In an attempt to mobilize voters for his preferred political faction, Medvedchuk is trying to present himself as a peacekeeper. Notably, he has unilaterally orchestrated the release of four Ukrainian prisoners, sparking a sharp rebuke from Zelenskyy (and potentially suggesting an emerging conflict between Kolomoysky and Medvedchuk) (, July 3). The above-mentioned purchase of Ukrainian TV channels and the “prisoner release” occurred after Medvedchuk’s two (March and June) trips to Moscow, thus pointing to some share of involvement by the Kremlin (, June 19). Sources point to existing strong ties among Medvedchuk, Sergey Beseda (the head of the Fifth Department of the Federal Security Service, or FSB, and one of the “curators” of occupied Donbas), Dmitry Kozak (Russian deputy prime minister and alleged “patron” of Ukrainian exiled oligarch Serhiy Kurchenko) (see EDM, February 12) as well as Mikhail Babich (the former Russian ambassador to Belarus and the new “curator” of the Moscow-backed Donetsk and Luhansk “People’s Republics”) (, May 19;, July 4).

Oligarch Pinchuk (former Ukrainian president Leonid Kuchma’s son in law)—whose position was eroded during Poroshenko’s presidency—is now on the verge of regaining his former influence and power. Multiple close associates of Pinchuk are present on the party lists of Servant of the People, Strength and Honor (of former Security Service head Ihor Smeshko), and Batkivshchyna; some sources allege his support for the Voice party (, July 1). The fact that Kuchma is being returned to the negotiation process over Donbas (, June 19) as well as the fact that Zelenskyy has suggested the possibility of forming a ruling coalition with Voice (, June 20) could signify Pinchuk’s growing role domestically and his increasing cooperation with Kolomoysky.

Akhmetov has traditionally been circumspect about indicating his political preferences. But he has known links to Strength and Honor as well as Opposition Bloc (now united with the “party of mayors” created by Kharkiv Mayor Gennady Kernes and Odess Mayor Gennady Trukhanov—a force that is also supported by Kolomoysky (see EDM, June 19). Furthermore, Akhmetov is seeking to influence the electorate (mainly pro-Russian voters) by exploiting religion: his business partner Vadym Novynskyi recently met with Russian Orthodox Patriarch Kirill (, June 16). At the same time, Akhmetov, who recently established a near monopoly over Ukraine’s electricity market (, May 28), is likely to cooperate with other oligarchs.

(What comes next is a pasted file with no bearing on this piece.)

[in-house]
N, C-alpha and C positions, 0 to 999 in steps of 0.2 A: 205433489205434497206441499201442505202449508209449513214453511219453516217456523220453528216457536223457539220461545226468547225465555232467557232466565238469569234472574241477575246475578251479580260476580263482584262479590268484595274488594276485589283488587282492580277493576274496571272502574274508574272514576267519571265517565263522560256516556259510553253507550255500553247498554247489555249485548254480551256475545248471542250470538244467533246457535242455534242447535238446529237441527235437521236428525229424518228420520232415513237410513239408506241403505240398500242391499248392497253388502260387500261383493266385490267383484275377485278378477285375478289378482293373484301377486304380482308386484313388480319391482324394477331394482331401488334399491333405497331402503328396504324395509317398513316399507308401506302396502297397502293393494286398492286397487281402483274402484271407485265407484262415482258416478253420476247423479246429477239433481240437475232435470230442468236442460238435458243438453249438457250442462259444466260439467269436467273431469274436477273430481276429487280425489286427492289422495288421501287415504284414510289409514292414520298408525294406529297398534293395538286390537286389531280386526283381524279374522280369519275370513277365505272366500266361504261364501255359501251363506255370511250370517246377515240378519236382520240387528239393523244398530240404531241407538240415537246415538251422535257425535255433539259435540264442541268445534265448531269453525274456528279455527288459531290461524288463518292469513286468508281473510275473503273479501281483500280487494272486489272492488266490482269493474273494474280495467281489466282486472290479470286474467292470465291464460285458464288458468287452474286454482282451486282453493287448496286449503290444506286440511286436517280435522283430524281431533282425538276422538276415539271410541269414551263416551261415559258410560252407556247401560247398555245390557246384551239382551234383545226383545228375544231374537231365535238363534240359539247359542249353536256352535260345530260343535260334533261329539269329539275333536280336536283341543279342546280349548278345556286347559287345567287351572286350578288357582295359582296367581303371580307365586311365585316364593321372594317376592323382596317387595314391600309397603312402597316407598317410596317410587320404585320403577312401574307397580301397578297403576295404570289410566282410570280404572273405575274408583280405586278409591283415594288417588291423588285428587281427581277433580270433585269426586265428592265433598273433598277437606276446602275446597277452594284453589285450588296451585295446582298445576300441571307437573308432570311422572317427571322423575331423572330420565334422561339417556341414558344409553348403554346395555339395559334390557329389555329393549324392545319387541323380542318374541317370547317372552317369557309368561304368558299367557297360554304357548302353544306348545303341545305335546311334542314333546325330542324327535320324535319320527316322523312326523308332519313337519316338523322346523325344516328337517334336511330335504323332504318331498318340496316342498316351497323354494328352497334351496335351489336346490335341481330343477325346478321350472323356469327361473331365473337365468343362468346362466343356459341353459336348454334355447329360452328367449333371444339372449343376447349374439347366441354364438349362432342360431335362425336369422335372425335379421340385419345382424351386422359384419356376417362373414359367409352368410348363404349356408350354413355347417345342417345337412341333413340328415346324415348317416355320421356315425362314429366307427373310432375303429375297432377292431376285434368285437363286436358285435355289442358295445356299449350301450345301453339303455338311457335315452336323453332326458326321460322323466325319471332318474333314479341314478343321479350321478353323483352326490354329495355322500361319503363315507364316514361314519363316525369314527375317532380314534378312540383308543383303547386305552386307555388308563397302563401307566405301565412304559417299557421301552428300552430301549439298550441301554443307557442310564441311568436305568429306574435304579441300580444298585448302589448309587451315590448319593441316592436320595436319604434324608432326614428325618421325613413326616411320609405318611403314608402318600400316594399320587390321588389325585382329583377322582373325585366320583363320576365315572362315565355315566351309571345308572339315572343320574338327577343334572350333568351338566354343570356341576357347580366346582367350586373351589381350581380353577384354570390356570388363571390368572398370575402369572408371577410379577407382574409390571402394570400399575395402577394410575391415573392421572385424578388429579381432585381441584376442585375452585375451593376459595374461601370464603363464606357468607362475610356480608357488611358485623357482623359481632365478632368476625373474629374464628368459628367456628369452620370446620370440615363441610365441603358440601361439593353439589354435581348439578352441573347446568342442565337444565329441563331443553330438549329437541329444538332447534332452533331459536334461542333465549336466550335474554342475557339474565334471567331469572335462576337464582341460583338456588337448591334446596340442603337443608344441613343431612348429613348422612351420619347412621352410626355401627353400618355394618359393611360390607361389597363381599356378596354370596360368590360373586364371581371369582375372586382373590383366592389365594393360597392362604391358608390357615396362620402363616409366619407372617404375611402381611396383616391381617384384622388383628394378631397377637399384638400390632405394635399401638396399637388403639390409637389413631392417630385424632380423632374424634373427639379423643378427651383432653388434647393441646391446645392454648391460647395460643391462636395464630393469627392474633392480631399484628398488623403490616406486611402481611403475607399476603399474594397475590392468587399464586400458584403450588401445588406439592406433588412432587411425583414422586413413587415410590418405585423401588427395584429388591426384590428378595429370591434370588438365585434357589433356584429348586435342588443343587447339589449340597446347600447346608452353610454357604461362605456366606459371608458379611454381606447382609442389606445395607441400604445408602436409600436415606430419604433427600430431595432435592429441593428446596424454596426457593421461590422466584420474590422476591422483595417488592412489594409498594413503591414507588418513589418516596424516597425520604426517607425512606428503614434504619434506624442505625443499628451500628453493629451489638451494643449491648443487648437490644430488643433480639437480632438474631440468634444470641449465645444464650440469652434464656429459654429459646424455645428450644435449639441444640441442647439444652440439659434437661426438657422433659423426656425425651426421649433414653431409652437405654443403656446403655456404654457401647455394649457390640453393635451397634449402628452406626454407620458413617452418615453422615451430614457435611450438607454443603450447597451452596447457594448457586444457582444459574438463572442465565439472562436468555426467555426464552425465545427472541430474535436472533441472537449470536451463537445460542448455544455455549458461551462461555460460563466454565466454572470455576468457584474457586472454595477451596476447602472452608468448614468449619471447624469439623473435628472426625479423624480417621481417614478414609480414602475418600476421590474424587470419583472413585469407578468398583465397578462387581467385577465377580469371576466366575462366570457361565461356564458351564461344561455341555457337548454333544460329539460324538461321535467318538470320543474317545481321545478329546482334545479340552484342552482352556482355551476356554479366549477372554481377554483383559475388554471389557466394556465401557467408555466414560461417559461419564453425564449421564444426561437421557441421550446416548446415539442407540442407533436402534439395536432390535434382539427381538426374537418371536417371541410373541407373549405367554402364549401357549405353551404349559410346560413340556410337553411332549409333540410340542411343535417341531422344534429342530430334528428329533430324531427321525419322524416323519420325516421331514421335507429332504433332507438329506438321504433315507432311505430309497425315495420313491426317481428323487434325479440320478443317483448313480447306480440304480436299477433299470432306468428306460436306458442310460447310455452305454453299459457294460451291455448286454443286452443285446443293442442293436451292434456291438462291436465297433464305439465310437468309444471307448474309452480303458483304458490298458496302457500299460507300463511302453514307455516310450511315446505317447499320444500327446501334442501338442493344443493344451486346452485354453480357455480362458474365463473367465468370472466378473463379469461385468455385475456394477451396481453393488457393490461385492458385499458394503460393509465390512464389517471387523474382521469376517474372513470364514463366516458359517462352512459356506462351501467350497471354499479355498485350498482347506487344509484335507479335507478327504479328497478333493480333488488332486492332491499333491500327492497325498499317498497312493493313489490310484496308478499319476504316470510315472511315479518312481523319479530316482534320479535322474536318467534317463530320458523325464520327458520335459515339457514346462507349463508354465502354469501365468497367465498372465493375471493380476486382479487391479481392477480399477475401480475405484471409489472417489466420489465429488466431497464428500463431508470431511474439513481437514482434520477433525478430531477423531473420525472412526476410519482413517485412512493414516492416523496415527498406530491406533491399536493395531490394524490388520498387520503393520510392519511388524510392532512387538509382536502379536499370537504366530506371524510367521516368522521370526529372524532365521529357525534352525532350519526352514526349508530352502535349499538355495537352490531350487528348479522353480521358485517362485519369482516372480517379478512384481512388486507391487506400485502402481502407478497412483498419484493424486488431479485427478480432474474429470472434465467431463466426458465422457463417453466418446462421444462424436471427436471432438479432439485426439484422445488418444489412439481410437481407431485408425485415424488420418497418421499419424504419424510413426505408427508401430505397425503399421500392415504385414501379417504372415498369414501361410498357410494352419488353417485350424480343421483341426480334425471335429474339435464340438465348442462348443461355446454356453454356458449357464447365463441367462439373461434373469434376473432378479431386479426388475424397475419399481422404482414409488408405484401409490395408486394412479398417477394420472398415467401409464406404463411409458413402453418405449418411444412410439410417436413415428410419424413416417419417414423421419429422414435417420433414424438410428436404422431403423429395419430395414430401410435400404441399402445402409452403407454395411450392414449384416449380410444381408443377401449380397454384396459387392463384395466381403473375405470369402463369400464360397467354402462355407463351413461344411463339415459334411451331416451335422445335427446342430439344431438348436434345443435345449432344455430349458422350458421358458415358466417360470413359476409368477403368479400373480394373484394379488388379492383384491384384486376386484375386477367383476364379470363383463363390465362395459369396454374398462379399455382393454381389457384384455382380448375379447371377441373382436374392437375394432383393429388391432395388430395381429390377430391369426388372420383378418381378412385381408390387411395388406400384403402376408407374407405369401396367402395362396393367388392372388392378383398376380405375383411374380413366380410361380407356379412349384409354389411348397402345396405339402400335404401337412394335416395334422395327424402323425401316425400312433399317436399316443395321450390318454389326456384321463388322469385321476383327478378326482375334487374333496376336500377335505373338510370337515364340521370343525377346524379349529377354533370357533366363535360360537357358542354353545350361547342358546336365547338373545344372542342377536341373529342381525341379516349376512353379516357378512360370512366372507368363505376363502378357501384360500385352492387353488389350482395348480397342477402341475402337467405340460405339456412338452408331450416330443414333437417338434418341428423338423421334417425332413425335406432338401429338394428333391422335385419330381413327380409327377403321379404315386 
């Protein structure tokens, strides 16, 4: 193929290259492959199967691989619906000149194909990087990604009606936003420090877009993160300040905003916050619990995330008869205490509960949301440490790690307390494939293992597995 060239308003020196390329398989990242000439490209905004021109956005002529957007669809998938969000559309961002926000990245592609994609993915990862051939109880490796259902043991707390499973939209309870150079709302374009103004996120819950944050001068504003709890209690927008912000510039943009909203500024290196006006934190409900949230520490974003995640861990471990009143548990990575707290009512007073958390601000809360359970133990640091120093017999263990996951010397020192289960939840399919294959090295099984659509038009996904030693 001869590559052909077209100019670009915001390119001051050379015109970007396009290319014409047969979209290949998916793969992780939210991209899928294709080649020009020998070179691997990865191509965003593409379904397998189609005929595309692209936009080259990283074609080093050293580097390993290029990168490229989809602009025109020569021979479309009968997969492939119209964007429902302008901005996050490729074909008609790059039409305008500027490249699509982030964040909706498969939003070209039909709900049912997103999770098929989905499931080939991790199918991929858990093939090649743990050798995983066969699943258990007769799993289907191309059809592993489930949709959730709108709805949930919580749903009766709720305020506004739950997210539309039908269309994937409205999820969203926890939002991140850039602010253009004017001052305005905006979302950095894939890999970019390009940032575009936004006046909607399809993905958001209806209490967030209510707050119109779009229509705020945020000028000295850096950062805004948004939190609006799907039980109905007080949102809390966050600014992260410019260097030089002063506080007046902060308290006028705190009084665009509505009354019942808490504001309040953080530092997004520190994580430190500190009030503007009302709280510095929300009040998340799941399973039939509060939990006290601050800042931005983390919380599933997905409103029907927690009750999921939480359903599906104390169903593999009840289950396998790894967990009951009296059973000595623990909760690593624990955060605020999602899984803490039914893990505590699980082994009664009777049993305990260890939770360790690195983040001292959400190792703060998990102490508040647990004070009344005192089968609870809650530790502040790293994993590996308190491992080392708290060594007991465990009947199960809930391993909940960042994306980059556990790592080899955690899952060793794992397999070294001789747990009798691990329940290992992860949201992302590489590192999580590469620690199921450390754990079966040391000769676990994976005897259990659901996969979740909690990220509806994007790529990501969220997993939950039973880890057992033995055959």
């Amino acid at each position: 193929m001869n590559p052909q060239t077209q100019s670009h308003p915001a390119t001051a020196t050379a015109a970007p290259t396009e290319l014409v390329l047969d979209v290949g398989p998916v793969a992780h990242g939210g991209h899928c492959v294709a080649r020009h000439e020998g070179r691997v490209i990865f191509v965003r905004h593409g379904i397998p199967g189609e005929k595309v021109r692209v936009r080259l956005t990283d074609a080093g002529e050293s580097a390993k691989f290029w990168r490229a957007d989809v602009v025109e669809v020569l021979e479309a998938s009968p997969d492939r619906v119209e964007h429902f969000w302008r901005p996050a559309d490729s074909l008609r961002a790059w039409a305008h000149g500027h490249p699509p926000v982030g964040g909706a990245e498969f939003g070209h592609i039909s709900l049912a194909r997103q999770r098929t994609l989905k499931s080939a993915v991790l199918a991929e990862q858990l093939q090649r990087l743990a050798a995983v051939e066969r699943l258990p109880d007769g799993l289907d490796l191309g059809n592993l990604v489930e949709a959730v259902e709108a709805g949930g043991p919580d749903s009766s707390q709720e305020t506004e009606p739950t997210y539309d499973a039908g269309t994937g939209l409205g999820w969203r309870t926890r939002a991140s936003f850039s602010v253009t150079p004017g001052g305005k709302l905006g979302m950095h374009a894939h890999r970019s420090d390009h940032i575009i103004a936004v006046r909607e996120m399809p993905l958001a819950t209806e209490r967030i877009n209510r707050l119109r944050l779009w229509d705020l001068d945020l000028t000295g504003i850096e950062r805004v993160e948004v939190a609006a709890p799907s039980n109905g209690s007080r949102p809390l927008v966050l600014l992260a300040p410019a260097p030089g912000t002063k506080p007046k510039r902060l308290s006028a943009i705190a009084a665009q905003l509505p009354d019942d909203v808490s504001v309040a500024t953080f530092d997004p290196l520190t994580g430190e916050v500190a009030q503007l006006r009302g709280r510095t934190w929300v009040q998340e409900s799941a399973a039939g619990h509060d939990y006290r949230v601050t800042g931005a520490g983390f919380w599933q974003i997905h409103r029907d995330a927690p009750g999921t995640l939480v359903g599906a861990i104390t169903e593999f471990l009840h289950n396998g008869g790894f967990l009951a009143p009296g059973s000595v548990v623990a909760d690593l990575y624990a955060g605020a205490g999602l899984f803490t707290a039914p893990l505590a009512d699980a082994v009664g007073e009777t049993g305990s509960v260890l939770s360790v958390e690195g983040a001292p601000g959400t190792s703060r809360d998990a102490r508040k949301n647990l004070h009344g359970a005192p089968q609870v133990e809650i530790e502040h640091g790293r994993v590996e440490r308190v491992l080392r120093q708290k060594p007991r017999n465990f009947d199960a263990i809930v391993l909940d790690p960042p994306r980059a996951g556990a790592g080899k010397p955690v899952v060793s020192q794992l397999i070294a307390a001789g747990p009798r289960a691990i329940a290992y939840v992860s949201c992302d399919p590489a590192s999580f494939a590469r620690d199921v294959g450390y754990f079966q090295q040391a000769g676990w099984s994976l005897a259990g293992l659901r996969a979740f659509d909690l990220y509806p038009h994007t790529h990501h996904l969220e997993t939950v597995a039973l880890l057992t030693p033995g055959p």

The results of the approaching parliamentary elections will have enormous consequences for Ukraine, a country with a semi-presidential political system in which the parliament has (on some key questions) even more power than the executive. Notably, the head of state has to agree with the Rada on foreign and security policy, mobilization, declarations of war, use the military, as well as constitutional amendments. And without parliamentary approval, the president is not able to appoint a government, or ministers of defense and foreign affairs. Beyond the impact the elections will have on Ukraine’s political landscape, the new makeup of the legislature will affect national security issues ranging from energy and external affairs to information security.